The Apple Real Estate Investment Trust is a group of three nontraded REITs and is one of the largest REIT families in the nation. Together they hold billions of dollars of income producing properties such as hotels. Because they are non-traded, it is difficult to establish a value for their shares. Although publicly registered, they are not publicly traded meaning there is no ready market for shares. Once you invest, you are in for the long haul unless the trust has a liquidity event or you can find someone to purchase your shares.
We have written many articles about the brokers who sell nontraded REITs. Although they may be perfectly suitable for certain investors, some unscrupulous brokers market them to elderly investors and other who need ready access to their cash. With some REITs, it could take a decade to get back your money.
Last week’s enforcement action by the Securities and Exchange Commission against Apple REIT 6, 7, 8 and 9 and their advisors and certain key managers points out the hidden dangers in the REITs themselves. Because nontraded REITs are difficult to value, they can be quite risky and easy for the operators to hide excessive fees.
On Thursday, the SEC fined four of the Apple REITs and certain advisors and managers $1,500,000for failing to provide accurate share values, for failing to disclose certain insider transactions and not divulging management compensation. The REITs settled the charges on the day they were announced.
Apple REITs are sold through an exclusive selling agent, David Lerner & Associates. Although named in prior complaints, the SEC’s settlement last week does not claim that David Lerner was responsible for the current allegations.
The SEC charged that three of the REITs made “material misrepresentations and omissions concerning the valuation of their units” in registration statements given to the government and provided to investors. David Lerner & Associates initially marketed the shares at an arbitrarily established offering price of $11.00 per unit. After the close of the initial offerings, each of the Apple REITs instituted a dividend reinvestment plan where unitholders could reinvest their distributions in lieu of receiving cash. The Internal Revenue Service requires that REITs sell their dividend reinvestment units at a “reasonably accurate fair market value.”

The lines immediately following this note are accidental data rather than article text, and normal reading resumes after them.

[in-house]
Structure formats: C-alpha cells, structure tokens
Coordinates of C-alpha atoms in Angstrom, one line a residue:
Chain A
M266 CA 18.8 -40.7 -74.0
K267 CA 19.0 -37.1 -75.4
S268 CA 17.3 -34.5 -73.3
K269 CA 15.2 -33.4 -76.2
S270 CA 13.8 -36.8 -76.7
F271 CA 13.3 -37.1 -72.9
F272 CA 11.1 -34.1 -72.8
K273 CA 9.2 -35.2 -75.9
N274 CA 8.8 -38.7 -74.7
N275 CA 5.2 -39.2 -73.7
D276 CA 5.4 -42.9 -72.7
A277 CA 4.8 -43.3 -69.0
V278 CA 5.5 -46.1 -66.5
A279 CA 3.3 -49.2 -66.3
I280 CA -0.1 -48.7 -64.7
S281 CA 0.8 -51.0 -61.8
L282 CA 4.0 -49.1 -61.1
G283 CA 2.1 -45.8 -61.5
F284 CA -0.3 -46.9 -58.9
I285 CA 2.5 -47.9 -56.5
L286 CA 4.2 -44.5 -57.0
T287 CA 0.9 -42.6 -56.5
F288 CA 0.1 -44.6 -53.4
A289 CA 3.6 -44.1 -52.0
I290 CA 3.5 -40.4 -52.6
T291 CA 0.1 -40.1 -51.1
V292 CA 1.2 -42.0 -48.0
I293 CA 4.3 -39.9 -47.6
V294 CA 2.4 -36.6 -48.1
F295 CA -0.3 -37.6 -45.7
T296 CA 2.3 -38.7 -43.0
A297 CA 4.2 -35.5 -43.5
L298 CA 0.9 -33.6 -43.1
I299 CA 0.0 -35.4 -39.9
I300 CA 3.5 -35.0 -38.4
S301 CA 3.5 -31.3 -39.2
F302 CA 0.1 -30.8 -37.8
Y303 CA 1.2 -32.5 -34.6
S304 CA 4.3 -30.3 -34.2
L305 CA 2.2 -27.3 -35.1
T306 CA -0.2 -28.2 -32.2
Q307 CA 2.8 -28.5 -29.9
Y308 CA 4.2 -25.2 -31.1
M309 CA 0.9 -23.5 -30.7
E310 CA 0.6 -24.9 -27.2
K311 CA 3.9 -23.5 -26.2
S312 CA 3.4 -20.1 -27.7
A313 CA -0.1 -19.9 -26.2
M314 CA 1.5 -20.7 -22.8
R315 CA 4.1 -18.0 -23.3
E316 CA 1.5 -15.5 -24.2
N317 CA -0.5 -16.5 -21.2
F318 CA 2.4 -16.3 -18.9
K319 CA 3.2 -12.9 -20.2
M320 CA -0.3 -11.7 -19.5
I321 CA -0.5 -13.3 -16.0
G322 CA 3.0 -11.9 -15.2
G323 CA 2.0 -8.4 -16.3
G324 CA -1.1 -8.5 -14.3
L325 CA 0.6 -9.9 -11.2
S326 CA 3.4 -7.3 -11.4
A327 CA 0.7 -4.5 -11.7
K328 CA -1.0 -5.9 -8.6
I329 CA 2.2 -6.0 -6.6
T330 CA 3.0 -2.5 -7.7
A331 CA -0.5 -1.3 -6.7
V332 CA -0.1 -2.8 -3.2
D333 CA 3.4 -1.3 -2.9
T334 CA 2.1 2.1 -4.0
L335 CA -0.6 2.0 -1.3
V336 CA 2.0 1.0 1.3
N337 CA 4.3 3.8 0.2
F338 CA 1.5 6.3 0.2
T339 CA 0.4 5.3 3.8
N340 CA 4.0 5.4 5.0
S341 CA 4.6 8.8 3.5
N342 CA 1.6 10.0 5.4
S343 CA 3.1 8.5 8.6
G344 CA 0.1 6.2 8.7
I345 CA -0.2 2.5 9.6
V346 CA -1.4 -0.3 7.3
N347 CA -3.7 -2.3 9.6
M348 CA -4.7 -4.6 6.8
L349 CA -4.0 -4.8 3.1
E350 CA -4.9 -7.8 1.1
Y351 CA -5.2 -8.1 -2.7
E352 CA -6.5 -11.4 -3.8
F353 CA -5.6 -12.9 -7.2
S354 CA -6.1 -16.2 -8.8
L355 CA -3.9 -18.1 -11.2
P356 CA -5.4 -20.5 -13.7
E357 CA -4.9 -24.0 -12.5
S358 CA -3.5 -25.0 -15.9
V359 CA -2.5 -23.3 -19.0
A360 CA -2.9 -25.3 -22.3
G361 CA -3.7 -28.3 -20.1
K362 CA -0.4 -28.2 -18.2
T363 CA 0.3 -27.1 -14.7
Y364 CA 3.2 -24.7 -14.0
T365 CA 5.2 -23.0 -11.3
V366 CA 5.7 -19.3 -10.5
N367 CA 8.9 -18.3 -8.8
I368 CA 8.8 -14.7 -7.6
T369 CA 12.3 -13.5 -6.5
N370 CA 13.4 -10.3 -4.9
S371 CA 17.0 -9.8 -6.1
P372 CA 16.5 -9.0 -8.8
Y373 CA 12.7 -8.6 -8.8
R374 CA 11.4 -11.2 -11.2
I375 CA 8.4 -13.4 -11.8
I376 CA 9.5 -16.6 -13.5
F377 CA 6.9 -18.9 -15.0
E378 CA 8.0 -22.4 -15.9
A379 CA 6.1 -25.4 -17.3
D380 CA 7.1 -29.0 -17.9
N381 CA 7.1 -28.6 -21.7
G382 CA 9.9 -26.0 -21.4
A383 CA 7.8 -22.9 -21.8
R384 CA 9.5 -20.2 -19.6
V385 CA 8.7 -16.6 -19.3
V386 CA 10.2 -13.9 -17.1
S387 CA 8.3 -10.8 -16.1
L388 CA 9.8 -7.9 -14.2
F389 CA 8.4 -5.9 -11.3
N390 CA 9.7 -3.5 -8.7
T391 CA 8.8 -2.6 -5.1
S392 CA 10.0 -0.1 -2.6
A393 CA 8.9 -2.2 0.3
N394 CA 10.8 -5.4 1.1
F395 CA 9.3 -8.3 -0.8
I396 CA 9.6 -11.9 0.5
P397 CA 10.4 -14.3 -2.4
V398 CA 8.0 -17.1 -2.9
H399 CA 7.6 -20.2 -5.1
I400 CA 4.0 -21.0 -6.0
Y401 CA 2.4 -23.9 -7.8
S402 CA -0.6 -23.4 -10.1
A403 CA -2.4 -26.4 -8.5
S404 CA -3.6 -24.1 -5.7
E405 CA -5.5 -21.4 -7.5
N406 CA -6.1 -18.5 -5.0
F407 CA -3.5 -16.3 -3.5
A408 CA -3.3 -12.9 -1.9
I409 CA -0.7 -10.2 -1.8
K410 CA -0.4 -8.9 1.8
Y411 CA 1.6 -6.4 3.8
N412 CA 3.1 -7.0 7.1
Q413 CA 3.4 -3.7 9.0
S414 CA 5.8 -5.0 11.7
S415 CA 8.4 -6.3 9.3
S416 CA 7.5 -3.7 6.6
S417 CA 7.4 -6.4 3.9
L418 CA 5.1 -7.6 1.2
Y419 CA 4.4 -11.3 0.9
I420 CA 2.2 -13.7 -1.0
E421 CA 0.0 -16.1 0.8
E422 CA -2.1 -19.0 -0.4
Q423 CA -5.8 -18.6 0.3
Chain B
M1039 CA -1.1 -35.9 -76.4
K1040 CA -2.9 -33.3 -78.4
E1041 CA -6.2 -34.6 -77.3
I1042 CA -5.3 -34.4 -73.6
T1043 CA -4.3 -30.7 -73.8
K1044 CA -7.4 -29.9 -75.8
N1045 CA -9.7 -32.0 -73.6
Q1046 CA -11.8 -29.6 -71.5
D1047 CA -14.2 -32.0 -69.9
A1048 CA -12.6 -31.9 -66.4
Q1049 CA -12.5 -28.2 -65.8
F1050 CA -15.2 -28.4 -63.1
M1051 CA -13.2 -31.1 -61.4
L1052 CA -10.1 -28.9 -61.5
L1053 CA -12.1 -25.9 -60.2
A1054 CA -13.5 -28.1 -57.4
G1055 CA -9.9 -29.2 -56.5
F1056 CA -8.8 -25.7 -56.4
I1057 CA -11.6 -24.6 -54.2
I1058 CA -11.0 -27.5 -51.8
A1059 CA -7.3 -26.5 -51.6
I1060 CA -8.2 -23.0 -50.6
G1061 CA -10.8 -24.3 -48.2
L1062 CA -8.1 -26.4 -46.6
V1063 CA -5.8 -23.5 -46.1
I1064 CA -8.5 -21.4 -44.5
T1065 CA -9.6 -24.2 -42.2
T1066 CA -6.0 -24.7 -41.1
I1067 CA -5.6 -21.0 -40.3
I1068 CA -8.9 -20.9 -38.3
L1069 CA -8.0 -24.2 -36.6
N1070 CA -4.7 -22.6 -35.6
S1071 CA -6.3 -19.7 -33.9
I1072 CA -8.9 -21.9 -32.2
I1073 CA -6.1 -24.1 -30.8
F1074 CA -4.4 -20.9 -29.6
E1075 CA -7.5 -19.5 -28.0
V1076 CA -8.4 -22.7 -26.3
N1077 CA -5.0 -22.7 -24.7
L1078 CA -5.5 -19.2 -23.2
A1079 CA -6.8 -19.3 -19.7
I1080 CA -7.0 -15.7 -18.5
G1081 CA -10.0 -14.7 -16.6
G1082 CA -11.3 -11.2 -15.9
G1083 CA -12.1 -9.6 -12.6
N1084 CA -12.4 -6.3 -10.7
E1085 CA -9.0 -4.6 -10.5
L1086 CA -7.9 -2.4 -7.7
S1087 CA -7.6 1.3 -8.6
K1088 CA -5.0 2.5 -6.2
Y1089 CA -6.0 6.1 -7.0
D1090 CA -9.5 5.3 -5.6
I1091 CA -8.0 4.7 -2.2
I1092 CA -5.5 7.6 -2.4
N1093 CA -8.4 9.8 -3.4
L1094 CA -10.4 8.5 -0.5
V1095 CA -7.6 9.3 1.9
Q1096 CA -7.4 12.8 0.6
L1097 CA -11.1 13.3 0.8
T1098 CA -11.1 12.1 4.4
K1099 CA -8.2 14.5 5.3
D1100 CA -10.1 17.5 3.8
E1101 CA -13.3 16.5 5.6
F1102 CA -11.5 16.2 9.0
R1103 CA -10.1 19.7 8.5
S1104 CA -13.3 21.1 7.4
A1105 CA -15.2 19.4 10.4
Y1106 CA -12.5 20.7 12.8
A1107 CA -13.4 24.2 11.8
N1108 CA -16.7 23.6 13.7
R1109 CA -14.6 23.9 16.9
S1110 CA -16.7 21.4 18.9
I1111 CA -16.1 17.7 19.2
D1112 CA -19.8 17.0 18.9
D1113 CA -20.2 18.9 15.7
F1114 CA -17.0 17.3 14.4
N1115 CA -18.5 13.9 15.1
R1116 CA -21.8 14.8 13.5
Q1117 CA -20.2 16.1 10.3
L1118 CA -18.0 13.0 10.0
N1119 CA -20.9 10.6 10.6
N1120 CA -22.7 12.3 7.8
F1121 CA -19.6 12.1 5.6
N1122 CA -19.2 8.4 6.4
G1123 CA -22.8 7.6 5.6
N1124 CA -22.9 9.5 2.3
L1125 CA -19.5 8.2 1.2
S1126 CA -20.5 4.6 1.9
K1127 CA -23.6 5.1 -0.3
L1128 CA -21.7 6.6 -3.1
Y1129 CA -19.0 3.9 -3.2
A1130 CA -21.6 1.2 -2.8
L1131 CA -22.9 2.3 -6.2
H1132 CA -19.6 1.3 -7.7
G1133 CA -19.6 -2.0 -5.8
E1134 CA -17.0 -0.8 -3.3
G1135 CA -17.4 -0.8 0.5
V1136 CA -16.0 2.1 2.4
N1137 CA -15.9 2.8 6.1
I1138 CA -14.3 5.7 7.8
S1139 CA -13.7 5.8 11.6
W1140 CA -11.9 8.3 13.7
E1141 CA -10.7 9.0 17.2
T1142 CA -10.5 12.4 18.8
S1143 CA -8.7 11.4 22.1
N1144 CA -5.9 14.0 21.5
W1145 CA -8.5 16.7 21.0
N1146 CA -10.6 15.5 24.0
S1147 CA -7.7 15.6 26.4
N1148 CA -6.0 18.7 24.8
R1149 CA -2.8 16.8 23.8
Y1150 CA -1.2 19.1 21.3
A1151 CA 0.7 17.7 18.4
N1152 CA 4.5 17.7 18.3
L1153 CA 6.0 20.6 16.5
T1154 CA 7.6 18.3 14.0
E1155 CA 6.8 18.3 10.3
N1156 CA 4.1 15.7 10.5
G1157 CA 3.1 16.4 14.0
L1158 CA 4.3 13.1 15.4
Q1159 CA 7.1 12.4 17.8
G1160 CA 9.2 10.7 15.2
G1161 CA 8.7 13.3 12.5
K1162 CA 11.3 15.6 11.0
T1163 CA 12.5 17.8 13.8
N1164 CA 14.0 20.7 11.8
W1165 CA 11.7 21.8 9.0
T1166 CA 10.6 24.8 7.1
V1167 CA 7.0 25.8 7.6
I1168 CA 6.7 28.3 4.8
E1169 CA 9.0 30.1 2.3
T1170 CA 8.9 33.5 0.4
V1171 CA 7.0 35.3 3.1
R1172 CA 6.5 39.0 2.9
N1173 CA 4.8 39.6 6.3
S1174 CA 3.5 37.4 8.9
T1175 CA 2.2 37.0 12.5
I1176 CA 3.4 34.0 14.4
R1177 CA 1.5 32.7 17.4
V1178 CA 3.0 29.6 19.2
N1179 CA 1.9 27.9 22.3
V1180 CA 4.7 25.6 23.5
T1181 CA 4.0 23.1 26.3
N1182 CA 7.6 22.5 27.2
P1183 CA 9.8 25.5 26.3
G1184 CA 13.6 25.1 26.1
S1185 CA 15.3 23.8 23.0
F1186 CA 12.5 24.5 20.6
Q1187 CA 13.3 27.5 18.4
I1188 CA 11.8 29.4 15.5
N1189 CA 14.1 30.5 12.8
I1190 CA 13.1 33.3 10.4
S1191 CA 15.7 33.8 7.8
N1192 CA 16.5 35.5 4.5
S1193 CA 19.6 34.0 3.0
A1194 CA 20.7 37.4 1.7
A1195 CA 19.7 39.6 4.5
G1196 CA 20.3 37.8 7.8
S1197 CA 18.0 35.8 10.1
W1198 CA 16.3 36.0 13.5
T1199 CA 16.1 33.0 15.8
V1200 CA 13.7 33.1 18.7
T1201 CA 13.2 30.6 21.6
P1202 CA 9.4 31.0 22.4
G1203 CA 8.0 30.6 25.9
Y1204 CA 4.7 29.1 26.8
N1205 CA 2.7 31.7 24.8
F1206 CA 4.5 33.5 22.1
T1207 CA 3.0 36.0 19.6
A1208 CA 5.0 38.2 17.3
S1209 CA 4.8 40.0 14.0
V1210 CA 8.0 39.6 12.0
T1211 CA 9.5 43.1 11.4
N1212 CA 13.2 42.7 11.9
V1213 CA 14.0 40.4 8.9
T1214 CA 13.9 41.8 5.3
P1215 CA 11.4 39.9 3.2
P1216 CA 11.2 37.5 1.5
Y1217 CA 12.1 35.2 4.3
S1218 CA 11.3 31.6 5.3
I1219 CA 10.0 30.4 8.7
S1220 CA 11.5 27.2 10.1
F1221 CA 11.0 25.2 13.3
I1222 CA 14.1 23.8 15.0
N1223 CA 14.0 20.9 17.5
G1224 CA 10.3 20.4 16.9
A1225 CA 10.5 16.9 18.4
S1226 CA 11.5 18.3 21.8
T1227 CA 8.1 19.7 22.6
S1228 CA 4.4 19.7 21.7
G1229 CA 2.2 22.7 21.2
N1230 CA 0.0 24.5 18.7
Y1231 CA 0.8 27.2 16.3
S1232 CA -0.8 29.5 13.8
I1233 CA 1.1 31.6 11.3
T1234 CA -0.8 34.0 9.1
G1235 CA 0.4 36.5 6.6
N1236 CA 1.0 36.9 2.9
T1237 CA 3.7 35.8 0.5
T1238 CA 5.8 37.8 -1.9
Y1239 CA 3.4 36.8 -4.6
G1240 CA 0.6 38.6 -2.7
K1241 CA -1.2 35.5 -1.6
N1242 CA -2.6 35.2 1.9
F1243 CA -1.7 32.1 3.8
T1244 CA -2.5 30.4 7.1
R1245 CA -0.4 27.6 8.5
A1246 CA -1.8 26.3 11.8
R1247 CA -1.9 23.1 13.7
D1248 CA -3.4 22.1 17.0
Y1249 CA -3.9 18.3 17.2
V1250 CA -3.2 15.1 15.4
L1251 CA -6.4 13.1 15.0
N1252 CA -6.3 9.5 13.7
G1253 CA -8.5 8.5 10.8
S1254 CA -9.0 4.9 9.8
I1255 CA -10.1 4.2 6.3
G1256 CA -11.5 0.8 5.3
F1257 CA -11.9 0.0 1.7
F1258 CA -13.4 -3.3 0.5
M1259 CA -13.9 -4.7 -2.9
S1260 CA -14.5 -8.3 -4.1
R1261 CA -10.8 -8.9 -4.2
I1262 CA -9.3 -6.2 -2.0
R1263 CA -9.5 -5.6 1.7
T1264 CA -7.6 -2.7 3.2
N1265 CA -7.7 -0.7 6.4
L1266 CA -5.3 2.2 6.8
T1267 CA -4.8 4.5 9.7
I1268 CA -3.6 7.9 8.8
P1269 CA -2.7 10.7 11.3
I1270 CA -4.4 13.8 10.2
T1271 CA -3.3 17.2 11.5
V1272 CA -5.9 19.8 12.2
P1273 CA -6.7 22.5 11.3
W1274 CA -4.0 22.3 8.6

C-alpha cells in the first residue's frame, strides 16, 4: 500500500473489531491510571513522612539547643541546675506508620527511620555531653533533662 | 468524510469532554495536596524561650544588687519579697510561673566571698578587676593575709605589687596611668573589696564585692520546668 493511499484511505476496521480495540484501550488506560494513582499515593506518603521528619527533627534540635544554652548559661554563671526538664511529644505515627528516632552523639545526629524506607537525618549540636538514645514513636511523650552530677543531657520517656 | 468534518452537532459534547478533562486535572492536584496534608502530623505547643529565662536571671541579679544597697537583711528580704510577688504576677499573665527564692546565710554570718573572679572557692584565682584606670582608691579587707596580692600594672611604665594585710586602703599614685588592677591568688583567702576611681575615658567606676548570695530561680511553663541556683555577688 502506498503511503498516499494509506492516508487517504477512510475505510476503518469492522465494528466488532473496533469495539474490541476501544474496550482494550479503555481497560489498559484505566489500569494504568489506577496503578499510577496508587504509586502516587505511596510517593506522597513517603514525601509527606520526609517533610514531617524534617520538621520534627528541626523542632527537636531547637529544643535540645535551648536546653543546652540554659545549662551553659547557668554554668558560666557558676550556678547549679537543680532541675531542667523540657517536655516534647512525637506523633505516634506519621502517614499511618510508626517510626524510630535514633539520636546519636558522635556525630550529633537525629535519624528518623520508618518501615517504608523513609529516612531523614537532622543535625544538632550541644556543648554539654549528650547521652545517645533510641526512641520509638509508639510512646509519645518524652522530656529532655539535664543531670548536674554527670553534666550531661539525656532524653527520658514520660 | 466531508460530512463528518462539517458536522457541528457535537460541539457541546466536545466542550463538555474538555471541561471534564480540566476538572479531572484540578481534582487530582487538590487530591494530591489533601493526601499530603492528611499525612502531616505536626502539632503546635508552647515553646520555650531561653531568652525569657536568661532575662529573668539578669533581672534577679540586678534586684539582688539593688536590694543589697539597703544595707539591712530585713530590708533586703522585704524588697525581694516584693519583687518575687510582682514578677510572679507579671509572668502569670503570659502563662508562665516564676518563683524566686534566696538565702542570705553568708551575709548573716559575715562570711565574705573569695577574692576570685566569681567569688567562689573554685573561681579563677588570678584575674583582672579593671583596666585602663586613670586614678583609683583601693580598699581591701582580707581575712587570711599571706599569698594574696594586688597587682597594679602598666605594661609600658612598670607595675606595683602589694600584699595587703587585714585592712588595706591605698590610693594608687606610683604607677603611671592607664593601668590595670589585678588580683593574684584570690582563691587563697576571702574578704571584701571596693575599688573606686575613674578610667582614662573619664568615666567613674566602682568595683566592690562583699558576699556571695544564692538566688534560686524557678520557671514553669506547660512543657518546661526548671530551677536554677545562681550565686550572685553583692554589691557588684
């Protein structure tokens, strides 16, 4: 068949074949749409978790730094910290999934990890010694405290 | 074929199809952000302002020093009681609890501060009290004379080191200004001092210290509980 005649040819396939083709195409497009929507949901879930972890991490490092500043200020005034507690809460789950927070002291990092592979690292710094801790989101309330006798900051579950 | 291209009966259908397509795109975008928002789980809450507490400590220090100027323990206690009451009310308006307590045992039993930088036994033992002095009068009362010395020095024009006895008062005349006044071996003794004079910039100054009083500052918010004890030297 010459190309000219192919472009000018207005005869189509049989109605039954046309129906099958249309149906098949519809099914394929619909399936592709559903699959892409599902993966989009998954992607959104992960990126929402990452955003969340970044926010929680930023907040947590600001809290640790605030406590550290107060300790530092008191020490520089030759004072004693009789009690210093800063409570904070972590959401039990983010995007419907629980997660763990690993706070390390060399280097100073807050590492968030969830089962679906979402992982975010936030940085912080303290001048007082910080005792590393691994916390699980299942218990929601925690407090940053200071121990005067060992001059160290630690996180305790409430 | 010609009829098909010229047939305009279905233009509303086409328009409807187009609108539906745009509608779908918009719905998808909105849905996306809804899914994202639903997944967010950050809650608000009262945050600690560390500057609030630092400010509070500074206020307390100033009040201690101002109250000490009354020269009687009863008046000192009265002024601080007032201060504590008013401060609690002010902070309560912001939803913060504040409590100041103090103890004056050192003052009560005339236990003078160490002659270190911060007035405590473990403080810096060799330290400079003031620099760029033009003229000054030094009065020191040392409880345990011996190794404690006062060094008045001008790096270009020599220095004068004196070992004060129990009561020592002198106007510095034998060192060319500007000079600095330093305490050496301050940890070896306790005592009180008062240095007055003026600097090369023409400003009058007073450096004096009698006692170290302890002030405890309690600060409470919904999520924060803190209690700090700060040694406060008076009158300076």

That’s where things went awry according the government. The company elected to keep the $11.00 share price although the SEC says that wasn’t an accurate estimate of value. Over a three year period, the government says that the three REITs sold over 25 million additional shares through the dividend program, all at $11.00 a share and all overvalued.
We don’t believe Apple REITs are the only nontraded REITs with valuation issues. Unfortunately, its a problem common to many illiquid investments.
The SEC was also unhappy with transfers of cash between the different REITs. Each entity had its own board of directors and was legally separate and distinct from the others yet the managers frequently moved money back and forth between them, sometimes as much as $20 million at a time.
Finally, the SEC claimed that the advisors were paying themselves more than what was disclosed to unitholders.
By settling the case, the Apple defendants admitted no wrongdoing. Notwithstanding the serious allegations against them, the Apple REIT website claims: “We exemplify the highest standards of personal and professional ethics in all aspects of our business. We believe in being open, honest and trustworthy, and in taking responsibility for our actions… We comply fully with the letter and spirit of the laws, rules and practices that govern Apple REIT Companies.”
Investors in non-traded REITs have to worry both about unscrupulous and money hungry stockbrokers as well as the REIT companies themselves. The latter are often opaque in their transactions, valuations and dealings with shareholders. If you suffered a REIT loss caused by either the REIT itself or the stockbroker recommending the REIT, you are not alone.
Thousands of people suffer from REIT fraud each year. If you purchased from a stockbroker, it may be possible to get back your money and recover any other losses you may have suffered. Most losses can be pursued through binding arbitration before the Financial Industry Regulatory Authority (FINRA).
We have teamed up with the REIT loss lawyers at Chapman Law to help victims of REIT fraud get back their hard earned money. If you are seeking information about REIT claims, check out our special REITlossrecovery website. Still need more information? Contact John Chapman at 877-410-8172. Have other investment fraud questions or concerns? Call the author of this post, Brian Mahany at (414) 704-6731 (direct).